It was explained that five positions were open to the Council, two terms of two years and three terms of three years. âThe five candidates who will obtain the most votes will draw lots. There will be three long straws and two short straws, okay? Said the moderator, explaining the process. Those who draw long straws get three-year terms, short straws, two. âThe Nominating Committee told me that this was something that had been done in 1869 for a Senate position.
People knowingly laughed at this invocation of tradition. Tradition is important at Bonnet Shores, and tradition is the way “individuals, real estate companies, limited liability companies, family trusts or anyone else[s]”In the broad sense of the law” perpetuate a system which privileges their patrimonial interests to the detriment of the rights of citizens to fair elections.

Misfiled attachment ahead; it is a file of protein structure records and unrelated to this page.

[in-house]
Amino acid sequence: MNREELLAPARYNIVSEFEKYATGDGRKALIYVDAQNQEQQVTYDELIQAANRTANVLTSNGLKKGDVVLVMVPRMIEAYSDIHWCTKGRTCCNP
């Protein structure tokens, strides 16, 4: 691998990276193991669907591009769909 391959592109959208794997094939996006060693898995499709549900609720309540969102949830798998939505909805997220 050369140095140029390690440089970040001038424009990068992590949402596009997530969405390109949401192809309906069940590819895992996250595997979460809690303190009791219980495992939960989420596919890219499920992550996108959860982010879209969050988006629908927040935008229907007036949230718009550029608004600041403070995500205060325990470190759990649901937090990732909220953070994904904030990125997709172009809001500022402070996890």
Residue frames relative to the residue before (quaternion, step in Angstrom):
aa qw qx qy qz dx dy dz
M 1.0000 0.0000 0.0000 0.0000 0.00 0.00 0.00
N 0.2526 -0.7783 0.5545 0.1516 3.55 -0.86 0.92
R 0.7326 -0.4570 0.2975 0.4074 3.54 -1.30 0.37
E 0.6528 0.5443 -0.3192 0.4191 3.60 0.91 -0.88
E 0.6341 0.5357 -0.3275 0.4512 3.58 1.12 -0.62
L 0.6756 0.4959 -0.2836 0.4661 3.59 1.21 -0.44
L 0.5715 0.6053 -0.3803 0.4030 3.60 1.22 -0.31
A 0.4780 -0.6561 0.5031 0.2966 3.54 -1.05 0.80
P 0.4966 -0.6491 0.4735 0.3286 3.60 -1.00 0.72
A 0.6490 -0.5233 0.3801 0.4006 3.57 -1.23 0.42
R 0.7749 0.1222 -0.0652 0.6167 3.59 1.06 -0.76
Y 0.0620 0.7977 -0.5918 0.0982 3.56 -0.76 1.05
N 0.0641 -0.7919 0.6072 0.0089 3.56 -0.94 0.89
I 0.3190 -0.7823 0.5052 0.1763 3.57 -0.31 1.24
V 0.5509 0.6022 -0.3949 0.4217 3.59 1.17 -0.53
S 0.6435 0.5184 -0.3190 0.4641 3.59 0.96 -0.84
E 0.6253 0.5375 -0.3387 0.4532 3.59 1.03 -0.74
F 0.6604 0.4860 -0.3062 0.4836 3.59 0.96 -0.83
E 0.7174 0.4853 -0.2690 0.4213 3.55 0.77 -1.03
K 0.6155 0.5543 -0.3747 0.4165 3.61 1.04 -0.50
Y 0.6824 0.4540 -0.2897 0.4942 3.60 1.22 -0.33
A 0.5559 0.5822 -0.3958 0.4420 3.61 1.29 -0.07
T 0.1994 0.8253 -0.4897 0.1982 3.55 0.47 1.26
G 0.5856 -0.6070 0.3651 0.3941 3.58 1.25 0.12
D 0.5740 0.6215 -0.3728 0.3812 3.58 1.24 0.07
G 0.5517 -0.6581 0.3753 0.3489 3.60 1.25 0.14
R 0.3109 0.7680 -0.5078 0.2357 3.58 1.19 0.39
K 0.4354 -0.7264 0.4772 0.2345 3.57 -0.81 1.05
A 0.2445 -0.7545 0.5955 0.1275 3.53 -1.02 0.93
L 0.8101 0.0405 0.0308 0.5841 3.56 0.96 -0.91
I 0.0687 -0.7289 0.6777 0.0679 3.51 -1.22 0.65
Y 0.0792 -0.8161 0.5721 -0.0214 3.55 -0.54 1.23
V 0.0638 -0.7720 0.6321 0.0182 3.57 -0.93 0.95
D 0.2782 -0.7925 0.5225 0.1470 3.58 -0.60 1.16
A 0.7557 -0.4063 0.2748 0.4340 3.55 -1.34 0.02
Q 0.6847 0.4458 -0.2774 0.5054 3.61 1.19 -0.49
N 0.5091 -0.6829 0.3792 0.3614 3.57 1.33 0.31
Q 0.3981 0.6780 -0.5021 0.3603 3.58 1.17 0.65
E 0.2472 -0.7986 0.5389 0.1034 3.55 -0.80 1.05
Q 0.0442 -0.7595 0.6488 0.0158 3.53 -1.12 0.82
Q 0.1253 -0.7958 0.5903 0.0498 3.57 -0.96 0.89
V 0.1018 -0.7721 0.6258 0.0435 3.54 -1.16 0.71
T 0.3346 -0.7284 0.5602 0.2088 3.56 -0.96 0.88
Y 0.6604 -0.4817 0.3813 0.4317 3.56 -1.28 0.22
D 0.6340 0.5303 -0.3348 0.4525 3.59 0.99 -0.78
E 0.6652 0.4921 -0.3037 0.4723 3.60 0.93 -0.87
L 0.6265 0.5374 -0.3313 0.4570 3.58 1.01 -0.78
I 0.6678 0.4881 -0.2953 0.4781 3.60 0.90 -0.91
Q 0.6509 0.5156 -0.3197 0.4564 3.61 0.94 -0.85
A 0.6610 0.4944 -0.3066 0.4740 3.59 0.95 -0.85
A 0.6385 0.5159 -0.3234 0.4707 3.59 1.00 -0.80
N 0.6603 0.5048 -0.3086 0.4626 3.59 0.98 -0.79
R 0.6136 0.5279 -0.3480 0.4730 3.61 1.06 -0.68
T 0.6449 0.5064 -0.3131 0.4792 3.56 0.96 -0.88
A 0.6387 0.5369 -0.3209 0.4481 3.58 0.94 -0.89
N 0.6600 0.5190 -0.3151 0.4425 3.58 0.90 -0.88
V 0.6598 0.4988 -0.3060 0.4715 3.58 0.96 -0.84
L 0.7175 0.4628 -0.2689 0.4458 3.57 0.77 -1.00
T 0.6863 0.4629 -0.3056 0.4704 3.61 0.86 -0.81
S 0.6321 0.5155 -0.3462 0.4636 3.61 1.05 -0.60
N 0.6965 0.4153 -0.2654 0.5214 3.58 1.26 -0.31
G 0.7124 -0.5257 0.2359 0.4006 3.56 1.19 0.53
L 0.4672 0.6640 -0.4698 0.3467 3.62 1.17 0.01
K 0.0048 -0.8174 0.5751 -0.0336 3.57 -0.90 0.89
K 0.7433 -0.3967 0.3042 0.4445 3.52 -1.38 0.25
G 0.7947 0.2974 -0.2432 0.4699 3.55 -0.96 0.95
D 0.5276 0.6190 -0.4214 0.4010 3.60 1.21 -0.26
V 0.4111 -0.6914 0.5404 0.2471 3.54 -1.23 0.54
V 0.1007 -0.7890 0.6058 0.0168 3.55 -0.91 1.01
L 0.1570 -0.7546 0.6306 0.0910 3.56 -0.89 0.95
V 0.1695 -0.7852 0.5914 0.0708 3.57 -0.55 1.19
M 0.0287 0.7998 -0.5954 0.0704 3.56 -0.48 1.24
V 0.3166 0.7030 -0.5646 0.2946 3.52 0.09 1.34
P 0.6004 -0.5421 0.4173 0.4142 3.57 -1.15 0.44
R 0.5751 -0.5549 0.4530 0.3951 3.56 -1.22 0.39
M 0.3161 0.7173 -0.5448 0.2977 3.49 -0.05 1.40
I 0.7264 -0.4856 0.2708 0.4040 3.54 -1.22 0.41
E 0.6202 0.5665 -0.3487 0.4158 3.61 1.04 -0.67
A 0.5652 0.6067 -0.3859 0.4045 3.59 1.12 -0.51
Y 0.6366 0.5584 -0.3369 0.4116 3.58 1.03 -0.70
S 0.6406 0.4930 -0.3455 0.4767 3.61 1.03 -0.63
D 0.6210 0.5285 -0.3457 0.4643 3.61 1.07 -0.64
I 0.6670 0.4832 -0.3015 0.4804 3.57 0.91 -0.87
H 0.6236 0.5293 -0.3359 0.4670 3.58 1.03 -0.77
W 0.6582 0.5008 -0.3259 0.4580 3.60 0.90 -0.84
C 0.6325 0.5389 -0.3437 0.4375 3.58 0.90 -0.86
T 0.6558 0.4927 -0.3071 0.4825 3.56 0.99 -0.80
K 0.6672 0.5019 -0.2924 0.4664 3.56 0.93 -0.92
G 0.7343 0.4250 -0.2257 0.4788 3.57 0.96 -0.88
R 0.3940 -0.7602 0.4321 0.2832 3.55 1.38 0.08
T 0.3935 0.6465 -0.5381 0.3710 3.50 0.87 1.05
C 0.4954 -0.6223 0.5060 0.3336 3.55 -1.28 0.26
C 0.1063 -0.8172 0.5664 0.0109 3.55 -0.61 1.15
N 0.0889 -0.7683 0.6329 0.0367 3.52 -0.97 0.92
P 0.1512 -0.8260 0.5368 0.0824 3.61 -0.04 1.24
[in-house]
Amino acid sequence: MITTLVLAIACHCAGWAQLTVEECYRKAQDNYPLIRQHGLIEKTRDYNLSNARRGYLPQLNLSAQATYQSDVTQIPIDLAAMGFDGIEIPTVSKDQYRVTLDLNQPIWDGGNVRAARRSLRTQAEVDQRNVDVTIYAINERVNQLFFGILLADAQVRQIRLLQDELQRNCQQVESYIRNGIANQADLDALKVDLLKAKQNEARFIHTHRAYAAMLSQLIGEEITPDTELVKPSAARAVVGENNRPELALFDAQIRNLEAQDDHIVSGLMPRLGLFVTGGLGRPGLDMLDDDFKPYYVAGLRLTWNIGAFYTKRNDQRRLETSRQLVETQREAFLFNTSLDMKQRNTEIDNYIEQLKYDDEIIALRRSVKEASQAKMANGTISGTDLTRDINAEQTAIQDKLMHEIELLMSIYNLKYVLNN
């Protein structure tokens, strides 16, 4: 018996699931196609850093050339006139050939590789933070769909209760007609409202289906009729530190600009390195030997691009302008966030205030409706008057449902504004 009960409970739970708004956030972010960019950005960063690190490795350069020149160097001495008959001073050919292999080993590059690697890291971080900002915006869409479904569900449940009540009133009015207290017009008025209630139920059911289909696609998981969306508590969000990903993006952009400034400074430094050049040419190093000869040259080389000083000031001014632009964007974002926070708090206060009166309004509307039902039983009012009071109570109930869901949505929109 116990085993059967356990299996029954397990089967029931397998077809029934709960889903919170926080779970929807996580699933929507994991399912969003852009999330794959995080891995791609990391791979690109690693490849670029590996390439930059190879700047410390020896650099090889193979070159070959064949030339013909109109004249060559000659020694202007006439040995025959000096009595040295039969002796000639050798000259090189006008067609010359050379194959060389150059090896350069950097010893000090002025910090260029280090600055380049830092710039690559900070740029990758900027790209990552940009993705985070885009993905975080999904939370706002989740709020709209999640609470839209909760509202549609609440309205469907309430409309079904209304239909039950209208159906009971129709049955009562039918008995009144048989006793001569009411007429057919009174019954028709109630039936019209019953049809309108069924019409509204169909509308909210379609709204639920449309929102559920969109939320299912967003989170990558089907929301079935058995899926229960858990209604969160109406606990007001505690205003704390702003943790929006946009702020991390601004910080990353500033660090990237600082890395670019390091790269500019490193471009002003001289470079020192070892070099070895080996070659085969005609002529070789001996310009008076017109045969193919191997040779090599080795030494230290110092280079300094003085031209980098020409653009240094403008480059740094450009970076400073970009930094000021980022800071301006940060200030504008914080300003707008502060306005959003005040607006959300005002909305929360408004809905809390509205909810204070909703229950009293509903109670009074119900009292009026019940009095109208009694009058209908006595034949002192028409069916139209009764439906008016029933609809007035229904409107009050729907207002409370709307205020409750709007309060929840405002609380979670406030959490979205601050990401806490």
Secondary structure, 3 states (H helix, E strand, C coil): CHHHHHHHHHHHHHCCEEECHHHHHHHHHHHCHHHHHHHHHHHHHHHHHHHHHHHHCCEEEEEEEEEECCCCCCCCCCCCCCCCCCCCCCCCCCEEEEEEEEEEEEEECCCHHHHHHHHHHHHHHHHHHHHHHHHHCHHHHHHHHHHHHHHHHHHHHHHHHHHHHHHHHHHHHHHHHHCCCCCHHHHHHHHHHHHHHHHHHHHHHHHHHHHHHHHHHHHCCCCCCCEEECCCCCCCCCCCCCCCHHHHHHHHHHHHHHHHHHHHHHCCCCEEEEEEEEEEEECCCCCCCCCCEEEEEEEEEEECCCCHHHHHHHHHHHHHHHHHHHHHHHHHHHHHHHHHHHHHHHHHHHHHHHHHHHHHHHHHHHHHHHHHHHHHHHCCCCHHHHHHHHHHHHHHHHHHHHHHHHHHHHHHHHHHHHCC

Candidates for vacancies often prefaced their two-minute campaign speeches by mentioning how long they had lived in Bonnet Shores, how deeply they were rooted in the community and how much they valued the traditions of the Fire District. and the status quo. Some of the comments made by the candidates and those who support the candidates:
“She has been a member of the community for over 40 years”
“He has owned Bonnet since 1998”
“I have lived in Bonnet Shores since June 1973”
Candidates danced around the controversial voting issue, talking about protecting community ties, not disrupting them, and bringing messages of unity, despite the differences. Steve danuszar, a council candidate, went so far as to disavow the wording of a leaflet issued in favor of himself and other Bonnet Shores candidates supported by the status quo. The flyer featured a list of approved candidates, with a note at the top that read: